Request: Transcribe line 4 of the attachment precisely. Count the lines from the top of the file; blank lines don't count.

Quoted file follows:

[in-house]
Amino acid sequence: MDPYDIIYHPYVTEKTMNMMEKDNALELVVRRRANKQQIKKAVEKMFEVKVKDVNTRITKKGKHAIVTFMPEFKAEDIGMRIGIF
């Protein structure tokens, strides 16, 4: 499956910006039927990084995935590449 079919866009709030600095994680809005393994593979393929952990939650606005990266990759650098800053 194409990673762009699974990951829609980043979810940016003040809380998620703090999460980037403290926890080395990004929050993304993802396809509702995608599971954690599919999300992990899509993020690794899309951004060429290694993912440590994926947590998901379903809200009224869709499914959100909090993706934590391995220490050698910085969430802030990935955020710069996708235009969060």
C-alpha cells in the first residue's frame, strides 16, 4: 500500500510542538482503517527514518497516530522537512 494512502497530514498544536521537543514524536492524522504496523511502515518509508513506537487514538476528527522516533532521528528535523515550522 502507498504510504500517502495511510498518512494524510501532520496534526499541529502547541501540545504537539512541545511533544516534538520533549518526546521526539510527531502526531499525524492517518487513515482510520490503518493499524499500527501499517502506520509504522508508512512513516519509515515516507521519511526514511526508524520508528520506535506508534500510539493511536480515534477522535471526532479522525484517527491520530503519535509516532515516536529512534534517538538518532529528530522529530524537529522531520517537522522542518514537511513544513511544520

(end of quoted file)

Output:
C-alpha cells in the first residue's frame, strides 16, 4: 500500500510542538482503517527514518497516530522537512 494512502497530514498544536521537543514524536492524522504496523511502515518509508513506537487514538476528527522516533532521528528535523515550522 502507498504510504500517502495511510498518512494524510501532520496534526499541529502547541501540545504537539512541545511533544516534538520533549518526546521526539510527531502526531499525524492517518487513515482510520490503518493499524499500527501499517502506520509504522508508512512513516519509515515516507521519511526514511526508524520508528520506535506508534500510539493511536480515534477522535471526532479522525484517527491520530503519535509516532515516536529512534534517538538518532529528530522529530524537529522531520517537522522542518514537511513544513511544520